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6 - Cortland Christian Church.tif

 TEAMWORK IN  Cortland

By Robert H. Taylor


IN  MANY  Ohio communities, churches of various denominations are beginning to see the value of real, down-to-earth cooperation. They are learning that a true spirit of com­munity welfare will revitalize not only their own congregations but the entire community of which they are a part.

An outstanding example of this cooperative spirit is the village of Cortland in Trumbull county. Cort­land is a town of about 1200 popula­tion. It has one major industry, the Richard's Milling Company. It has a bank, a number of stores which serve as the shopping center for a large area, a fine centralized school and two churches, a Methodist and a Christian church.

For over a hundred years the two churches followed their own pro­grams without too much considera­tion of each other. Nearly two years ago the two ministers, George Van Wingerden, Christian, and Leonard Dittman, Methodist, were playing golf with the banker of the town, Walter Scott, and the head of the milling company, Walter Richards.

Because they could play golf to­gether, they decided that they could work for community welfare to­gether. The result of the golf game was a Civic Club, which energized the cooperative plan that is making Cortland one of the outstanding com­munities in the nation.

The two churches symbolize the spirit. Van Wingerden and Dittman decided that if they were going to work together, they should do it on more than simply a spiritual basis. It should be a practical plan. While attending a convention together they shared the same room. When they re­turned to Cortland they had devel­oped the idea of a joint office.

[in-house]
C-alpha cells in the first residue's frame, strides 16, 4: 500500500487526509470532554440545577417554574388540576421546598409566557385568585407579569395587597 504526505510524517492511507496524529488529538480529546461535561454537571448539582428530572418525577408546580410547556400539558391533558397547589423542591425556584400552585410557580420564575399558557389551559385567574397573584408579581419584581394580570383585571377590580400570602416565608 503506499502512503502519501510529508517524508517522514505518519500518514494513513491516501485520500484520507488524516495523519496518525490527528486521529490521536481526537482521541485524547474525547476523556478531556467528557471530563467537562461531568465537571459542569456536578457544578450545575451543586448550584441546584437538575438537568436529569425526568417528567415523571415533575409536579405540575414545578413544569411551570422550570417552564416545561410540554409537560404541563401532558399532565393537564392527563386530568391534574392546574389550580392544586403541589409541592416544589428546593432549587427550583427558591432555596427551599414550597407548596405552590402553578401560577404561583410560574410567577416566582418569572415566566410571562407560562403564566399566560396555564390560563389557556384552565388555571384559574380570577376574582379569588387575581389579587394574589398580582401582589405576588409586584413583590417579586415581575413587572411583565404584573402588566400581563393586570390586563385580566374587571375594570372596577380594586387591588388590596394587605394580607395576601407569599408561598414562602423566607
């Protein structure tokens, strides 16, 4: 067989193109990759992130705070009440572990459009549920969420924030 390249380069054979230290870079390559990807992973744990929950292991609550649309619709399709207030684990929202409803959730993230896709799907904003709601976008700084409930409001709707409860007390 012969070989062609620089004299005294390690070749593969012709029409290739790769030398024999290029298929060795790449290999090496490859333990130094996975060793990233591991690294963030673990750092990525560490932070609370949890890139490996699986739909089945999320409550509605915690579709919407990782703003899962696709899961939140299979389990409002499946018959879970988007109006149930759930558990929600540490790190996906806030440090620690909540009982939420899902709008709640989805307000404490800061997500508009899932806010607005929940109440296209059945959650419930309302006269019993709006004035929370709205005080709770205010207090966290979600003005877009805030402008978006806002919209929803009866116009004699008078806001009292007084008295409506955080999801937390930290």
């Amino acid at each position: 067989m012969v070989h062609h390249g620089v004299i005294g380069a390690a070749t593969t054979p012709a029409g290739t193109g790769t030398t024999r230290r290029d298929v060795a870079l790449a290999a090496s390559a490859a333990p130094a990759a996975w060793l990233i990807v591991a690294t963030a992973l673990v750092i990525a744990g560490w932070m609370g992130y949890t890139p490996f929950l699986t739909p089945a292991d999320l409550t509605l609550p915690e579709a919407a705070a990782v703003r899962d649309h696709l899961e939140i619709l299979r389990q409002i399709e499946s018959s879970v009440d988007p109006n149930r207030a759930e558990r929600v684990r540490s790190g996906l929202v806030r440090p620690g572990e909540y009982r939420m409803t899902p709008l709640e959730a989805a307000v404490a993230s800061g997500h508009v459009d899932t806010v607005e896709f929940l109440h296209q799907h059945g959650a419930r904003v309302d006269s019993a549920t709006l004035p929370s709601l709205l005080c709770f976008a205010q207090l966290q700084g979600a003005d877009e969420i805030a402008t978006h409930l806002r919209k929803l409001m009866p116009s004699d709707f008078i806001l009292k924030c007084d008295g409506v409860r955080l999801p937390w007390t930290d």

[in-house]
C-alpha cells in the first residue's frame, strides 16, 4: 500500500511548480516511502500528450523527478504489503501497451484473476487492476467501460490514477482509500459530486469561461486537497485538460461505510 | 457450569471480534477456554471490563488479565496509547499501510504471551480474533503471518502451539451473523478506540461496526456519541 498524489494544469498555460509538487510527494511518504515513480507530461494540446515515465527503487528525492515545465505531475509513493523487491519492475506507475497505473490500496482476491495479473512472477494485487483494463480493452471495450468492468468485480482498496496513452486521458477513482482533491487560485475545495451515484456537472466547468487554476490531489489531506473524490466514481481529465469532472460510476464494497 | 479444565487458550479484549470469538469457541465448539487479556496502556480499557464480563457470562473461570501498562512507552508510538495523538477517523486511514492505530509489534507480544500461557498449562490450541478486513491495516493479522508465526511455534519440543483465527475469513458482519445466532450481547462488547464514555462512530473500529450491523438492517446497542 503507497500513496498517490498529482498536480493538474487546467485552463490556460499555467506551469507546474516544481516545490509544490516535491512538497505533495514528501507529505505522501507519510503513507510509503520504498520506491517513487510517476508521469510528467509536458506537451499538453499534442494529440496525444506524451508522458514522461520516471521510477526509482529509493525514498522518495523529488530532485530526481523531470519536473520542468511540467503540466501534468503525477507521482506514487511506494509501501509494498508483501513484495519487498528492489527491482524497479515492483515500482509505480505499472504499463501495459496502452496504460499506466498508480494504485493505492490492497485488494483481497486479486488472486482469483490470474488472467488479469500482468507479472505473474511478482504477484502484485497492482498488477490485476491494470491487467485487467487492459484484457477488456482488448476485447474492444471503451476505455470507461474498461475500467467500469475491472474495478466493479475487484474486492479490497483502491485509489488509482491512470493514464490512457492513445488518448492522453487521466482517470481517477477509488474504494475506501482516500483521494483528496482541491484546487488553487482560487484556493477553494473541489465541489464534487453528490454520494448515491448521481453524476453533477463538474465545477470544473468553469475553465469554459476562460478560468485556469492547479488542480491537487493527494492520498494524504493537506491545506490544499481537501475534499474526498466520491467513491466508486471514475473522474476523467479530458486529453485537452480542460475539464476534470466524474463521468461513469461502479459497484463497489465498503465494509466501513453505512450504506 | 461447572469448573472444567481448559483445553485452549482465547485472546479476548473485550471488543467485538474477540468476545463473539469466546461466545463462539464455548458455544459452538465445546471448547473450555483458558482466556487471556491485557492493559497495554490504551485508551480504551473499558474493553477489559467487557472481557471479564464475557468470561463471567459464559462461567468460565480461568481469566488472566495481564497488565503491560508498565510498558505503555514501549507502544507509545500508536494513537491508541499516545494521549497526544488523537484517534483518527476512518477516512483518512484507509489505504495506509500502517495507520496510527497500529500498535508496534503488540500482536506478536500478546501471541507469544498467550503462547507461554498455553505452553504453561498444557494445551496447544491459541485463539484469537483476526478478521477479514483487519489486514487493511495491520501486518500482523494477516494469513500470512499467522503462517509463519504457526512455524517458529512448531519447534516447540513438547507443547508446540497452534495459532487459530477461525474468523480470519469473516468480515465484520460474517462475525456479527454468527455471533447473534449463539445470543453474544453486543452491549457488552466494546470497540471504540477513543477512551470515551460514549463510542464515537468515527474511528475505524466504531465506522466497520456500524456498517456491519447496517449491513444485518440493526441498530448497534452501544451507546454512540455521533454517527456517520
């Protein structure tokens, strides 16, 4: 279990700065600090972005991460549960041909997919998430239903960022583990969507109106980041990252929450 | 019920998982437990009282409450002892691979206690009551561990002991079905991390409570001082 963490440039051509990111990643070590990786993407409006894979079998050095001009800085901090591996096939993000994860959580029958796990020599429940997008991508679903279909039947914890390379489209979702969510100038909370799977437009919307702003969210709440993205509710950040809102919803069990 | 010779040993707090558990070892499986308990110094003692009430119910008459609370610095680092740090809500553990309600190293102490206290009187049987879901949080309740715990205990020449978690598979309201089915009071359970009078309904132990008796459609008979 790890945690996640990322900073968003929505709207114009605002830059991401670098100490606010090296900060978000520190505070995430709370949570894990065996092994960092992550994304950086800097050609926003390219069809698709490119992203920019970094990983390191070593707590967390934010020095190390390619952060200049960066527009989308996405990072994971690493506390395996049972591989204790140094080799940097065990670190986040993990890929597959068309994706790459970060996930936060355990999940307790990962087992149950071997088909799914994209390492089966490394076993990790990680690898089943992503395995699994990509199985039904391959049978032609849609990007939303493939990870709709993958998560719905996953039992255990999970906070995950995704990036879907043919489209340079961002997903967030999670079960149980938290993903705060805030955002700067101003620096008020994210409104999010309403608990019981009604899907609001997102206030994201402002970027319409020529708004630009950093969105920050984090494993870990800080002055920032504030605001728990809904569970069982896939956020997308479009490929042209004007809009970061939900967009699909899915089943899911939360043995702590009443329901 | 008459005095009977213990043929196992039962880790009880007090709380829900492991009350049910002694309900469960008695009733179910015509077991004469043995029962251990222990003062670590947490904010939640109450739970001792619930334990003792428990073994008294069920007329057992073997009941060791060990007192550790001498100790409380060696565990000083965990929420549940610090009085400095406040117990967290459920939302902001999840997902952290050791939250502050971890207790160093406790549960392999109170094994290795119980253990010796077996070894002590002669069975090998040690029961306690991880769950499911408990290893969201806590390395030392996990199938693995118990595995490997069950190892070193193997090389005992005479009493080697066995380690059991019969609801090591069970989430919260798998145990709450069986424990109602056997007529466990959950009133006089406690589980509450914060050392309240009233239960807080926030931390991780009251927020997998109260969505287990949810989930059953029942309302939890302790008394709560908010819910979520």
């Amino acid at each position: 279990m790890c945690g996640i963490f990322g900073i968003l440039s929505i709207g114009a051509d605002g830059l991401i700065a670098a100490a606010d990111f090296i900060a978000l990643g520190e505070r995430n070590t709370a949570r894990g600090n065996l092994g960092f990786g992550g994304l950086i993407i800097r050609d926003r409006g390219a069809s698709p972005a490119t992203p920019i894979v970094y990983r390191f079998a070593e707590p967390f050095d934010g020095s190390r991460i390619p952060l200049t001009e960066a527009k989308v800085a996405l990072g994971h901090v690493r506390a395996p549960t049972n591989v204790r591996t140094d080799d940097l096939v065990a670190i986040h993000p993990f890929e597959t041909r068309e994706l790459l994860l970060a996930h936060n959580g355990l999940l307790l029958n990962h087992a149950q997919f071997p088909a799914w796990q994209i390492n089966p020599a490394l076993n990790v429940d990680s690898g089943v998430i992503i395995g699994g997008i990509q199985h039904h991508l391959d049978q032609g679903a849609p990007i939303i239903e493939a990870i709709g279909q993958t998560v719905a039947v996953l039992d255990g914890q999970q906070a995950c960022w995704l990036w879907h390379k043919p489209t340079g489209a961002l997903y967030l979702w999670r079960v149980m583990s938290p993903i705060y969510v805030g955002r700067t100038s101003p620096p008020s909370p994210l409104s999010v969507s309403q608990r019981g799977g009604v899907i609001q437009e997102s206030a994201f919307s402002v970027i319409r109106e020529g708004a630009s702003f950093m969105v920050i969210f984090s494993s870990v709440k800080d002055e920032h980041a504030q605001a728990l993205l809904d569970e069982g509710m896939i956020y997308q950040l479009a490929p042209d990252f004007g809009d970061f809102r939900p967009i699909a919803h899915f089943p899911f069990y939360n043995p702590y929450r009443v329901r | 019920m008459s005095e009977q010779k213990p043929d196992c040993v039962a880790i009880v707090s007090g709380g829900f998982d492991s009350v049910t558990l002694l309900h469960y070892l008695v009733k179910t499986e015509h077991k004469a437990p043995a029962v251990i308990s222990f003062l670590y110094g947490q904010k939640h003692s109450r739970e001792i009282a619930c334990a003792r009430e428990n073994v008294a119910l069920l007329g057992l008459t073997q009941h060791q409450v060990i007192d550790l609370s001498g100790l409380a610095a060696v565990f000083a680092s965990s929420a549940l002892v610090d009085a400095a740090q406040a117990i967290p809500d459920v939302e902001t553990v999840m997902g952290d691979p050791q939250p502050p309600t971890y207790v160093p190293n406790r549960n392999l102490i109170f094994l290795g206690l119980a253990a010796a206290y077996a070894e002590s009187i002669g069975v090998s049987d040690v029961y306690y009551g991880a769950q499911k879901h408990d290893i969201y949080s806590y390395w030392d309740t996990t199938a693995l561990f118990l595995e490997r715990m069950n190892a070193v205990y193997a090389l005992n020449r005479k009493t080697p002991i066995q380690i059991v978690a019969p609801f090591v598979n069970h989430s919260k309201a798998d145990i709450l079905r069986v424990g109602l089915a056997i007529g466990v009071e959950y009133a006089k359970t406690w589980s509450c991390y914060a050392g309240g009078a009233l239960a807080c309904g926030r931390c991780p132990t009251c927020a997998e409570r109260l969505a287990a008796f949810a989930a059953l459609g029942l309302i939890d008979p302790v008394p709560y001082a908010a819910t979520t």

Their church boards caught their vision. So did the men of the town. Bryan Wollam, an insurance broker, had a second floor in his building that was not then occupied. He gave them permission to use it. Other business­men contributed office equipment, the two ministers and their laymen put in partitions and painted and papered. The office of the Community Churches is now the center of com­munity planning. The two ministers have office hours and at least one of them is on hand every day.

Since the office of the ministers is next door to the village post office, many of the citizens when they come for their mail stop in for a chat. If a couple desires to be married by one of the ministers and he is not present, the other arranges the ceremony for the pair.

The program of this enterprise is carried on by a joint board composed of two members from each church. They select a fifth.

In the list of activities selected by the board for a typical year are the following: community hymn sings on Sunday nights; community fellow­ship suppers; joint men's meetings each month with outstanding speak­ers presenting timely subjects; com­munity youth meetings; outstanding religious moving pictures for the en­tire community; community - wide Thanksgiving; Christmas, Lenten and Easter programs; and a community forum with a program that rivals that of many larger cities.

The past year it was decided that the village should have its own Com­munity Fund Campaign. There were community organizations that de­served community wide support. A playground had been built and needed funds for operation and equipment. The goal was set at $3000. When the campaign closed, more than $3800 had been pledged with more than the goal already contributed in cash.

The impact that real cooperation can make in a community project can be seen in this venture. Experts have agreed that the small community is the place for rearing children and providing healthy living for adults. In too many small communities, how­ever, the residents do not enjoy the same advantages of cultural oppor­tunity that regale our city dwellers. Cortland is a practical demonstration of the good features of the small combined with the good qualities of the large. Here is proof enough that it can be done through cooperation.


Reprinted from: The Ohio Magazine  July, 1947

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